Prayed For or Preyed On?

Hands held open in prayer.

This article is reprinted with permission from the Illinois Great Rivers Conference of the United Methodist Church. Originally posted May 22, 2023

By Bishop Frank Beard – Christians are always under attack. Our enemy is relentless. The attacks are around the clock, 24/7/365 days a year. No, I’m not paranoid, and no, I don’t believe there is a demon behind every bush. I do know that spiritual warfare is real and that the attacks on Christians and Christian churches have intensified and show no signs of letting up.

Christians and Christian churches are either prayed for or preyed on!

I have heard it said and I believe it, “The devil does not care how much you preach, teach, give, serve, read or cry, but the devil trembles when you pray.”

One of the blessings of the pandemic is that the average prayer time for laity and clergy increased significantly. Prior to Covid, the average layperson prayed 7 minutes per day and the average clergy person prayed 4 minutes per day. During Covid, those numbers for laity and clergy increased to more than 31 minutes per day. There is no data showing why the clergy numbers increased so significantly but I believe its because a lot of the things that hampered our prayer lives went missing. The main point in all of this is simple — more prayer, more power.

We know that prayer is important, and that prayer works, yet it is the most neglected thing we do in the Church. We pray but we don’t “PRAY!” Most of our prayer is perfunctory and is done because we think we should or because the bulletin demands it. Prayer in the early church was desperation based; they knew that they were under attack and that if God did not intervene, they would be gobbled up or defeated by their enemies.

So, why don’t we pray more? Here are five quick reasons:

  • Many people do not believe prayer works and have never experienced the benefits of prayer.
  • Most people have never been taught or instructed how to pray.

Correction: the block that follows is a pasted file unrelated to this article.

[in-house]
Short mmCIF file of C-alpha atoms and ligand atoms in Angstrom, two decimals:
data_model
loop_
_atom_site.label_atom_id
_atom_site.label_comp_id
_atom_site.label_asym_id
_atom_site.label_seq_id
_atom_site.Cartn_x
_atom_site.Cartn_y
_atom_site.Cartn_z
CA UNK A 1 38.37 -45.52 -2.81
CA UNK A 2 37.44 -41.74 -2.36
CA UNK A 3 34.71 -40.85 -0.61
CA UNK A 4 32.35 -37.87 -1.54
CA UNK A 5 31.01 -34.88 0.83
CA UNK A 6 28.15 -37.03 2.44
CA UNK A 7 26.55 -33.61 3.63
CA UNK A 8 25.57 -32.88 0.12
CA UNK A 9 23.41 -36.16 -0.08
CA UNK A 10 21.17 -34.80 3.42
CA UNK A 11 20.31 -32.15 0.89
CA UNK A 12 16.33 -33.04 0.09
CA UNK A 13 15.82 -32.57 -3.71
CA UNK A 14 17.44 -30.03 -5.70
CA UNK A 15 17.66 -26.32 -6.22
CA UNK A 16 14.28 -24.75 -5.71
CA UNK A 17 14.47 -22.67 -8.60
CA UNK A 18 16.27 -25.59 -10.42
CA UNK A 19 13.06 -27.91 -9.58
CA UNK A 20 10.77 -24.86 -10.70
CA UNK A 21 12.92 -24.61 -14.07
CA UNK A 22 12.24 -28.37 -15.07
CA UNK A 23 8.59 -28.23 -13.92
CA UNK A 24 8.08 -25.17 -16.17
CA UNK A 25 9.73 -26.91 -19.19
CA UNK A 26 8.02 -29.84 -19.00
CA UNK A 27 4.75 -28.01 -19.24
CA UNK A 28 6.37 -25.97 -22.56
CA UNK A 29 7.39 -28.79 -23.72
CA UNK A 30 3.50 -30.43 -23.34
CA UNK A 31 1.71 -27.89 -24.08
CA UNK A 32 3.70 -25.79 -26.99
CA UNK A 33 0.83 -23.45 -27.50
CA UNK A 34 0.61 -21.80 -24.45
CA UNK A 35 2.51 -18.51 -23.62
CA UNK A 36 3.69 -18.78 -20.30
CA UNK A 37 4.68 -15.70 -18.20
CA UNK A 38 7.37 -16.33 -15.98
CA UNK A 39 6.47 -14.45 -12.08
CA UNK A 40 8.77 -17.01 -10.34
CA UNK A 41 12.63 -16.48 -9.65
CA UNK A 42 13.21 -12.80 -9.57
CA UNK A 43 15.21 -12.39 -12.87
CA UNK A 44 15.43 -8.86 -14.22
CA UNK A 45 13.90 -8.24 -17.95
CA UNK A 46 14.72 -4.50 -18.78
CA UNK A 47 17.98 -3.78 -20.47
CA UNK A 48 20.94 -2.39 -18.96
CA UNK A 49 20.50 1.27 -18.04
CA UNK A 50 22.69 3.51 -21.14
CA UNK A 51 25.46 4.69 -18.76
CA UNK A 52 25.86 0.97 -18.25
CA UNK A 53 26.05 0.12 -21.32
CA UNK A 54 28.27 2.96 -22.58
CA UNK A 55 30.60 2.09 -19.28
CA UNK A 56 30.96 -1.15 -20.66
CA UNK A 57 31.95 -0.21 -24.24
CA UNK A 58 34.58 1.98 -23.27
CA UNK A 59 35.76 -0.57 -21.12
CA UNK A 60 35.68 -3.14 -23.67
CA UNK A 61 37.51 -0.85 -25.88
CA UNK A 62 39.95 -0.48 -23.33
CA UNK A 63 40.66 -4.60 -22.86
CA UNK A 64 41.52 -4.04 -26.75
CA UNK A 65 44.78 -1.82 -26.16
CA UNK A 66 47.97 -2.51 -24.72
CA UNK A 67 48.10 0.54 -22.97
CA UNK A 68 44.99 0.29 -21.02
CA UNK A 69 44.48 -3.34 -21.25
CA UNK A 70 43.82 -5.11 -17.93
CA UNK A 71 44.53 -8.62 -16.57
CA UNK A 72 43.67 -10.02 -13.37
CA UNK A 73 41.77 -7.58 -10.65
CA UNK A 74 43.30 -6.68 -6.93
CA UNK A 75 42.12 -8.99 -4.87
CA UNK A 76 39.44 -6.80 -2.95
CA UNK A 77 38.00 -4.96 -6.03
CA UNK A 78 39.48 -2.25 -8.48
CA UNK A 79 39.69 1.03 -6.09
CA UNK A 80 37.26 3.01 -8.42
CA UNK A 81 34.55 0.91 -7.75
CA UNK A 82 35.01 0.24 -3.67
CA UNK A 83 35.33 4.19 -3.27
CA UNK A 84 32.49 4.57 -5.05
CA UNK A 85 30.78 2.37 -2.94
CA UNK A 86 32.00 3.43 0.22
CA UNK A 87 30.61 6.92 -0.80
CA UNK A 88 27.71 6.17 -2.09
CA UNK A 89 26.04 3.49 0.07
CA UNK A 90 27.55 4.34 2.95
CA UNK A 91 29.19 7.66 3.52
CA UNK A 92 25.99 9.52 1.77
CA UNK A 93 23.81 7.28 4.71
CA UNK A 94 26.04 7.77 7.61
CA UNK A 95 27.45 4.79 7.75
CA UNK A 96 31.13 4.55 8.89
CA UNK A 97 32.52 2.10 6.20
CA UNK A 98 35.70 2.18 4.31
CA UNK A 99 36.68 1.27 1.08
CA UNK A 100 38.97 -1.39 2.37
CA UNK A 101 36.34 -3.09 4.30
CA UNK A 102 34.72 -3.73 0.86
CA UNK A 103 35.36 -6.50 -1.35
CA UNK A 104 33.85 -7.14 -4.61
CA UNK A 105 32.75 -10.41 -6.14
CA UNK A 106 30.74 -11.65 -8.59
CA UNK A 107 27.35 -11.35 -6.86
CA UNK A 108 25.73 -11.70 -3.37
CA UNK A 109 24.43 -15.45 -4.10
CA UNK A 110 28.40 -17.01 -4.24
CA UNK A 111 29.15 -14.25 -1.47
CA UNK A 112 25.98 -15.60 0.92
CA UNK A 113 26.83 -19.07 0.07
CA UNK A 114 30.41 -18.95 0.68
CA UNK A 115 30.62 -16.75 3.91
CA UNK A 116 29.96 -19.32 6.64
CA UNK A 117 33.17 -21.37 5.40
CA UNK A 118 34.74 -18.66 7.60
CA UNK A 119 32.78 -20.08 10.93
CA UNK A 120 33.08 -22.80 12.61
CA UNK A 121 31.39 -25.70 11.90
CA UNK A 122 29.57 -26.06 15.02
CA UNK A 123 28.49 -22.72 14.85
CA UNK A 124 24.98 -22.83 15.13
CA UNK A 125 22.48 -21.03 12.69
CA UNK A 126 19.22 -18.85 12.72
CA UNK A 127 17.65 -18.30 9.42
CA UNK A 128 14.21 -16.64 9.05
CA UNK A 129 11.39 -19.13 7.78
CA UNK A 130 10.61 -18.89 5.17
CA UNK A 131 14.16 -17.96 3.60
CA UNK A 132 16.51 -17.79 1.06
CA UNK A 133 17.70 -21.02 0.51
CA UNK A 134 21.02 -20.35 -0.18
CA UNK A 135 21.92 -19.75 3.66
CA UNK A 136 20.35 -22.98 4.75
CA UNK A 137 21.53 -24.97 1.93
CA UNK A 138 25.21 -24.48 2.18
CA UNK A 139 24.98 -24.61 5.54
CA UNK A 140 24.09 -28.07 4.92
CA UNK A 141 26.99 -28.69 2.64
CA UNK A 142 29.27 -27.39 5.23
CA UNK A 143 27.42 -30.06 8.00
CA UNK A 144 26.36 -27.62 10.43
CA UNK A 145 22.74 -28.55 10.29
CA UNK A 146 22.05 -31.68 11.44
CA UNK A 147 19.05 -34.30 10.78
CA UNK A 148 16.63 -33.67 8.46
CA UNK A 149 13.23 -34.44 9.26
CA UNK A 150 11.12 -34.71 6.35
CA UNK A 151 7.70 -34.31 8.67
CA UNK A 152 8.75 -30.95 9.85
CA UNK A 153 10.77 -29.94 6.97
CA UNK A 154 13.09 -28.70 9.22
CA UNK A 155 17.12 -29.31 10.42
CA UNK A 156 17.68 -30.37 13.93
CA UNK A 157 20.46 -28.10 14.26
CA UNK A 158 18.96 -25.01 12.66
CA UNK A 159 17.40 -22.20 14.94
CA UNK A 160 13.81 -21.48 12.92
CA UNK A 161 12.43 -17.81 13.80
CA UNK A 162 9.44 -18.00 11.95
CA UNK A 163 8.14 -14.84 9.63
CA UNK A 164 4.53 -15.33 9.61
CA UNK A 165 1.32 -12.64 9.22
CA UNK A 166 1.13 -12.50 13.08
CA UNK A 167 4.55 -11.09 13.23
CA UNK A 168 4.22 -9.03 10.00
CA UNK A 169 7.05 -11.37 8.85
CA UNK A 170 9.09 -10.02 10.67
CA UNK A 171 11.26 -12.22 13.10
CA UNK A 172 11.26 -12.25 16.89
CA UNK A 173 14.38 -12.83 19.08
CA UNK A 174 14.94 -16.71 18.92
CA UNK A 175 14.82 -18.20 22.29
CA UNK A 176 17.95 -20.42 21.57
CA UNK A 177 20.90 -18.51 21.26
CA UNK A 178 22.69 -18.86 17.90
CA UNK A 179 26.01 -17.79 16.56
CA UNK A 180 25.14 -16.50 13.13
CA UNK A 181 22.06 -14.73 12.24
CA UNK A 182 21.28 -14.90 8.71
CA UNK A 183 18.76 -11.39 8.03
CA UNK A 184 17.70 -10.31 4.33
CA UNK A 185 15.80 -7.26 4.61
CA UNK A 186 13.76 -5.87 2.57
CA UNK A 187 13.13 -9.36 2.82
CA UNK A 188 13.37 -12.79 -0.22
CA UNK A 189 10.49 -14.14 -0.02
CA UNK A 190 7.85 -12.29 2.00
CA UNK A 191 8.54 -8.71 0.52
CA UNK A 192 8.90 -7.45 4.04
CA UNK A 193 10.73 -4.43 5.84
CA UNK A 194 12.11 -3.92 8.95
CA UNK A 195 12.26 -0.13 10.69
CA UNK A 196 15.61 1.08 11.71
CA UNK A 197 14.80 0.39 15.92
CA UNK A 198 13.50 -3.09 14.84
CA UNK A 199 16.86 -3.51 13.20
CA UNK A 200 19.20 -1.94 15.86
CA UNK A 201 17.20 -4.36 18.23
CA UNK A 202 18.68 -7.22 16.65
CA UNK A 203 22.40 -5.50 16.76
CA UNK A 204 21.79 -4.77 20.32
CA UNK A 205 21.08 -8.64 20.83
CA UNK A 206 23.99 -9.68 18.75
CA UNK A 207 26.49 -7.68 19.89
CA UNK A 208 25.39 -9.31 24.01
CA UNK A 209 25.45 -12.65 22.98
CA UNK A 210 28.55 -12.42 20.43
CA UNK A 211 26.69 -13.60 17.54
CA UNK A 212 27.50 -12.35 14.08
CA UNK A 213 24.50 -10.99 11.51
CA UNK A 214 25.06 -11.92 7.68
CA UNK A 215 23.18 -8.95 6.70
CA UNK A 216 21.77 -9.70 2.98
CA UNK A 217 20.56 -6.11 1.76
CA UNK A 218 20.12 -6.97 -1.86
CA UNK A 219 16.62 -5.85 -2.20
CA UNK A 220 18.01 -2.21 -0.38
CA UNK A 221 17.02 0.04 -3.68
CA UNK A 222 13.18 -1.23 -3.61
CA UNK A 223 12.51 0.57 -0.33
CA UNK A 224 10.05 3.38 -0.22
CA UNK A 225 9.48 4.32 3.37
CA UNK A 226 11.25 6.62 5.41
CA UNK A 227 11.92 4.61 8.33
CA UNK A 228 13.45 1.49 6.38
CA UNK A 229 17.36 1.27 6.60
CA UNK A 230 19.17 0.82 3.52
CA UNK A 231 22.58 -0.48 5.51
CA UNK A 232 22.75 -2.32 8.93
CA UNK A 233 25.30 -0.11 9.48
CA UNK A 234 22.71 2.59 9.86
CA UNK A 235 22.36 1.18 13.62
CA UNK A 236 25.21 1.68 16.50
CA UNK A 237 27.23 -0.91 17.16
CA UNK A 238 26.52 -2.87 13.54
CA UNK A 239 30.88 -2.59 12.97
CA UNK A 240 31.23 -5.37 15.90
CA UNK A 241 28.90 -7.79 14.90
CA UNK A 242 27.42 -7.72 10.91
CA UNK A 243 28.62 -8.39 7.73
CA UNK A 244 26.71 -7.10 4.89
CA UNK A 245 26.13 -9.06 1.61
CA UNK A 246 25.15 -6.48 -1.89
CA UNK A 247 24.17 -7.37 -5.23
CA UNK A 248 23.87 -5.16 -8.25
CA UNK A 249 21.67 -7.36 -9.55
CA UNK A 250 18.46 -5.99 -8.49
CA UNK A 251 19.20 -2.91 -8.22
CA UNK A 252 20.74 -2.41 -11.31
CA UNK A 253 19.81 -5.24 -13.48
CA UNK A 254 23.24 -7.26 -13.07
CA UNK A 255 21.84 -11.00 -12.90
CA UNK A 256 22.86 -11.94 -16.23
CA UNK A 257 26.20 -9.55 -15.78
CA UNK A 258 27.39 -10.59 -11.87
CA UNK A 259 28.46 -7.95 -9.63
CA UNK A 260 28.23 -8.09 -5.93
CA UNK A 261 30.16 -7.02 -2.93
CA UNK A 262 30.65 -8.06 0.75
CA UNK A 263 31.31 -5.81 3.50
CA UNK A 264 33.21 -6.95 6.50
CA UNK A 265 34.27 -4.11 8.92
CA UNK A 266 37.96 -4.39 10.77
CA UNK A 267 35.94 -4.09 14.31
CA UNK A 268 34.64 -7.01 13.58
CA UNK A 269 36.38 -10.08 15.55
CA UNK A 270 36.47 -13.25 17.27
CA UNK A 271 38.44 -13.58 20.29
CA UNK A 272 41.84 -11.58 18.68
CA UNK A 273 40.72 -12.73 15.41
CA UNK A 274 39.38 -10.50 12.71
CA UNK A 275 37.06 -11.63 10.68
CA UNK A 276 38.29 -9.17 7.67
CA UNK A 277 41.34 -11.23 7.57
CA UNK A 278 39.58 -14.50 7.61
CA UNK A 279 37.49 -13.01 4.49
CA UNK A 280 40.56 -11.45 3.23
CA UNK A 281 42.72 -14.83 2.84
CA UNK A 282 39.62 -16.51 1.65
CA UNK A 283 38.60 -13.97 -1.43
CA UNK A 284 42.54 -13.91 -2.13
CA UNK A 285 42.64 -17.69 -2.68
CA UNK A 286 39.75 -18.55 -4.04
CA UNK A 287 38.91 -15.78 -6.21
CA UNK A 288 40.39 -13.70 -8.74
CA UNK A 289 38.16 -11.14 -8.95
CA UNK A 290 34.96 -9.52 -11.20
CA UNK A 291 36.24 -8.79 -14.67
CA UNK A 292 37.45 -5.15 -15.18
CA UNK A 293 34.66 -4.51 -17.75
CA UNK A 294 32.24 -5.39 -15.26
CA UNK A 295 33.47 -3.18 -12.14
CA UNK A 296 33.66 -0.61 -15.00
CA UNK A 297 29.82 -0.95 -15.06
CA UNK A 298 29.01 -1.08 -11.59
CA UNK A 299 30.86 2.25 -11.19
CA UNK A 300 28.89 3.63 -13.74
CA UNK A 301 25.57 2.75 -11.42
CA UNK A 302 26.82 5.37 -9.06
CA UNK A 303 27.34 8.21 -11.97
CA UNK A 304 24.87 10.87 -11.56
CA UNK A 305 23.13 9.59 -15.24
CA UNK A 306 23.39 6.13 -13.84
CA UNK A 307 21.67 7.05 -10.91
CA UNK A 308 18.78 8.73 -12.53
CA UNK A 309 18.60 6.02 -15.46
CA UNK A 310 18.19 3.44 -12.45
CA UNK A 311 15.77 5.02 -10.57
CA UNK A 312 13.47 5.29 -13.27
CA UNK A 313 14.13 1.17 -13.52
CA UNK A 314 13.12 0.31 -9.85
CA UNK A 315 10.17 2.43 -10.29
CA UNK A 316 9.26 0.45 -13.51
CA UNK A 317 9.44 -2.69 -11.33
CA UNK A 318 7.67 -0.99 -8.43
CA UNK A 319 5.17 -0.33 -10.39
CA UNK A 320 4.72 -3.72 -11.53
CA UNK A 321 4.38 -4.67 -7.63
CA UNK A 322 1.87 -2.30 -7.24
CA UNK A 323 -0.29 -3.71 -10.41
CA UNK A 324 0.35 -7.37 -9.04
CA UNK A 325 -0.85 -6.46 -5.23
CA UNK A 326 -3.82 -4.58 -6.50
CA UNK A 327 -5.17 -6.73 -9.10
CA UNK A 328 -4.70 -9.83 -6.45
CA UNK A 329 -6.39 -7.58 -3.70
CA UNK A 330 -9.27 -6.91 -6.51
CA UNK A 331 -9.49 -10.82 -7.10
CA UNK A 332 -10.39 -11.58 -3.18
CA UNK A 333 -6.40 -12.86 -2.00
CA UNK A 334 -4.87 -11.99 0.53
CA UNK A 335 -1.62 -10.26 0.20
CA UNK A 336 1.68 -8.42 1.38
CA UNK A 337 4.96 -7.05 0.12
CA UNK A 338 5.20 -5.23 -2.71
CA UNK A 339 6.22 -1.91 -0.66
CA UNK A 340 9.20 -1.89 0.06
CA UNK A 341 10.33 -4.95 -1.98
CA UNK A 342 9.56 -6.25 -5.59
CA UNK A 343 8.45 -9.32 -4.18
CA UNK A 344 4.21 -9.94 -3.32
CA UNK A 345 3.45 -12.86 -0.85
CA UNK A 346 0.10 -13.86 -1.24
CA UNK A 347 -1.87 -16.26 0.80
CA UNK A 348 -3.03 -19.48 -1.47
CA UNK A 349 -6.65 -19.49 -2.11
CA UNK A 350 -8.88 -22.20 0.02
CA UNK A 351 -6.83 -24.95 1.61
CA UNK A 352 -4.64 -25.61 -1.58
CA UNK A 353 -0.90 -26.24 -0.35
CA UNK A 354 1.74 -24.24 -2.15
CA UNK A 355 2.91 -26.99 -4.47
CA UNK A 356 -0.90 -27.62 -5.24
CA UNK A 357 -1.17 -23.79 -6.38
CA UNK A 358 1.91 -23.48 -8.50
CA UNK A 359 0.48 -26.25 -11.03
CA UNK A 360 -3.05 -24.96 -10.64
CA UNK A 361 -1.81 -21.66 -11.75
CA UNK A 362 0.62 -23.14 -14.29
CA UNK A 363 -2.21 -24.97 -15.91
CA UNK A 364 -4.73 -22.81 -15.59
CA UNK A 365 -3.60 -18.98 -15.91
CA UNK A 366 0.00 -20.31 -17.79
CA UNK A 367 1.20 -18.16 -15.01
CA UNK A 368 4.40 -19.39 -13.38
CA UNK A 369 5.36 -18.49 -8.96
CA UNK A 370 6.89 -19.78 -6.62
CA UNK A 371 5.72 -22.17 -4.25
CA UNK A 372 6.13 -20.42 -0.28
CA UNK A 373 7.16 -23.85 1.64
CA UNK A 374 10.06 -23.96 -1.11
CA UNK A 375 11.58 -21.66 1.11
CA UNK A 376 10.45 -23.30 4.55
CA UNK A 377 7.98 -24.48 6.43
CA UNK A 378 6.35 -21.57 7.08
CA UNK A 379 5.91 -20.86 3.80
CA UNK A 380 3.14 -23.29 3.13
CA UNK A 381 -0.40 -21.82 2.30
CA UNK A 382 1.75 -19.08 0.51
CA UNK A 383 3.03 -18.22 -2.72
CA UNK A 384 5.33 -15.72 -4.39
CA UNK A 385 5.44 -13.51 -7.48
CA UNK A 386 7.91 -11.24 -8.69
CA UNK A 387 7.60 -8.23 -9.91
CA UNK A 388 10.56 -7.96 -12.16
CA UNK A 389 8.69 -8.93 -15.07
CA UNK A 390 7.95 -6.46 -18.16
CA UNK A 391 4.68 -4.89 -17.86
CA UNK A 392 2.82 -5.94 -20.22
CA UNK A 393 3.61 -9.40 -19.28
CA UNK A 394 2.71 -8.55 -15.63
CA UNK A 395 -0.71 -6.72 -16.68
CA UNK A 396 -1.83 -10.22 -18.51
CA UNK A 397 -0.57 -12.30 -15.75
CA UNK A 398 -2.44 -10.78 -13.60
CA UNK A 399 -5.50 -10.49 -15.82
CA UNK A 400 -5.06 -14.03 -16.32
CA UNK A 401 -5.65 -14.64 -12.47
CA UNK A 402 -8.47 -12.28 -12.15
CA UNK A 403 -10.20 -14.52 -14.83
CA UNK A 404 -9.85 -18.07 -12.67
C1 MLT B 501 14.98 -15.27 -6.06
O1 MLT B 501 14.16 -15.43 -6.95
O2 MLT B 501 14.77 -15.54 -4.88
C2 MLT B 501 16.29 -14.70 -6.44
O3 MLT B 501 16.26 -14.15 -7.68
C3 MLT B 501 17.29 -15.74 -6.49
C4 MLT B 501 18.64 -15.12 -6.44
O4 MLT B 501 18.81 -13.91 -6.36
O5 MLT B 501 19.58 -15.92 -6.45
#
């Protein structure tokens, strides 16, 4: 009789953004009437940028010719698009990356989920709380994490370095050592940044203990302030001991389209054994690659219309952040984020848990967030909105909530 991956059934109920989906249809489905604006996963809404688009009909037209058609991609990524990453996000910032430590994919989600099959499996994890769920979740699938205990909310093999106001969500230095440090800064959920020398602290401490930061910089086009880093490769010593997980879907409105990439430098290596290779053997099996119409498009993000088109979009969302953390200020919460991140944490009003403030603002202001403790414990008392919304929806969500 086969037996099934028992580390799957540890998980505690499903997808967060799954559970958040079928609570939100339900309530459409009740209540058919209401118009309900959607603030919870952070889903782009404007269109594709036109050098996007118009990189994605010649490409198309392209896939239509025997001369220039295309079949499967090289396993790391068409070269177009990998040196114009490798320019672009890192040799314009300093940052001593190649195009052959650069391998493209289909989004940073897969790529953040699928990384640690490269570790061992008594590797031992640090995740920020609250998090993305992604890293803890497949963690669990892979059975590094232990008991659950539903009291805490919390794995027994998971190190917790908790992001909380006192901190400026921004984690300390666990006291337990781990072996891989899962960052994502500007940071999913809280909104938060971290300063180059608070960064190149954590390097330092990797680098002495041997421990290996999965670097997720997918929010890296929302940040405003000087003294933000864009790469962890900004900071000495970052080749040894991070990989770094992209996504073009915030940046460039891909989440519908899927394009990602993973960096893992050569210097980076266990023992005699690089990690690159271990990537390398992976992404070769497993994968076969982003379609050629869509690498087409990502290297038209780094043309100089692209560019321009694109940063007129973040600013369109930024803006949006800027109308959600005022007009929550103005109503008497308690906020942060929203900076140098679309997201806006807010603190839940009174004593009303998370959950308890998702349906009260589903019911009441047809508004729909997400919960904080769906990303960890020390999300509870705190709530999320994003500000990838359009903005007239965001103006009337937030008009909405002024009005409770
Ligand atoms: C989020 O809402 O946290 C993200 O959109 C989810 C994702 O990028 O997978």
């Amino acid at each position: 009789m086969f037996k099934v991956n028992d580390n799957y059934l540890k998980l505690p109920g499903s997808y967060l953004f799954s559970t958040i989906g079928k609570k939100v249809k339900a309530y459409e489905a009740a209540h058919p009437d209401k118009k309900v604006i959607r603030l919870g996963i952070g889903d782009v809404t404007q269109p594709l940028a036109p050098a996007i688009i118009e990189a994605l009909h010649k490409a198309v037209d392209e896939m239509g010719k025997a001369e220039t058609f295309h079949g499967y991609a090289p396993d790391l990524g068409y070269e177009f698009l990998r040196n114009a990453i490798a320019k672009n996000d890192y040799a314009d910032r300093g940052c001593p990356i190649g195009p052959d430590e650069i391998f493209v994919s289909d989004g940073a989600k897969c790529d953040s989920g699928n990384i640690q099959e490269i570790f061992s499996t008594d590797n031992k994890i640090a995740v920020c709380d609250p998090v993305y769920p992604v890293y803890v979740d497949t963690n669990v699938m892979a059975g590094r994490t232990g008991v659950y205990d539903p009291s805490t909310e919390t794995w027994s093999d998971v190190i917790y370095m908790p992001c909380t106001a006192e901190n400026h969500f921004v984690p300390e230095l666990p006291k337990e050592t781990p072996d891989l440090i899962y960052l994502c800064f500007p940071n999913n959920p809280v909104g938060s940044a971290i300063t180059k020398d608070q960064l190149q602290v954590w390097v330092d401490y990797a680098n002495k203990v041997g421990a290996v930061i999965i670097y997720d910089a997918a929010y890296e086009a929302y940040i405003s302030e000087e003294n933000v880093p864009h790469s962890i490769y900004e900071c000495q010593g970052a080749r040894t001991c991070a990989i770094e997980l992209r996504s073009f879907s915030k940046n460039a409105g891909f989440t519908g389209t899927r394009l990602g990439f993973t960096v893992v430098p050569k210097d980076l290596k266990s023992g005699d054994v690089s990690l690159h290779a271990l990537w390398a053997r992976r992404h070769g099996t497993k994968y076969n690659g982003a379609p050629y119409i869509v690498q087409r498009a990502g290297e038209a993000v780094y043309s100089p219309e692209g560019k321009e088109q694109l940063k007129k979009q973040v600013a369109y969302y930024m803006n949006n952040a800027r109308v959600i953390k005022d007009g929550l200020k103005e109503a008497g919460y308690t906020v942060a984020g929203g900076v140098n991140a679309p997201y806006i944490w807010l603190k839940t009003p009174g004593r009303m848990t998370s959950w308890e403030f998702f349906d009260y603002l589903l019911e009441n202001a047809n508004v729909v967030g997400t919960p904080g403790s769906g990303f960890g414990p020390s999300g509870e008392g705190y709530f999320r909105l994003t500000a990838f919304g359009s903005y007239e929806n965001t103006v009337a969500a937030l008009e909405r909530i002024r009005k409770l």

• Many are hindered by sin and find it difficult to pray because of un-forgiveness or guilt.
  • Some believe prayer is for those who are “saints,” or more “spiritual,” and so they neglect developing their own prayer life.
  • Prayer is hard work!

Another powerful lesson we learned during Covid is that prayer can happen anywhere. Okay, we knew that, but we didn’t have much practice outside of the church building. Christians were quick to adapt and mobilize prayers in unique and powerful ways. It wasn’t just an empty promise, “I’ll pray for you,” without any actions or follow through.I’ve heard stories of drive by prayers, prayer walks, internet online prayer meetings and prayer phone-ins for first responders and healthcare workers. Covid reminded us that our environment or our circumstances do not limit prayer. Jonah prayed from the inside of a big fish. Hannah wept at the altar of the Temple. Paul and Silas were in a dark prison dungeon at midnight. Jesus prayed while dying on a cross. Prayer can happen anywhere.

“Successful Prayer” does not need to be WORDY or Lengthy. Here are nine easy steps to increase your prayer life:

  1. Make prayer an appointment.
  2. Start small and then build on the foundation consistently.
  3. Find a QUIET PLACE free from distractions.
  4. Use a MODEL or SYSTEM to help you stay focused.
  5. Keep a prayer list or a prayer journal so you can track answered prayers.
  6. Change your PACE and POSTURE. Prayer can happen anywhere. Do what works best for your personality.
  7. Find a prayer partner to help you stay accountable.
  8. Don’t QUIT! Cultivate your prayer life and you will be amazed at the results.
  9. Ask the Holy Spirit to assist you. The Holy Spirit specializes in spiritual warfare. Let’s increase our prayer practices across the IGRC and put our spiritual enemy on notice that we will defend the communities and churches we are called to serve. Our folks will be prayed for and not preyed on!

God Bless, Bishop Beard
PS – Please join my Facebook prayer group at: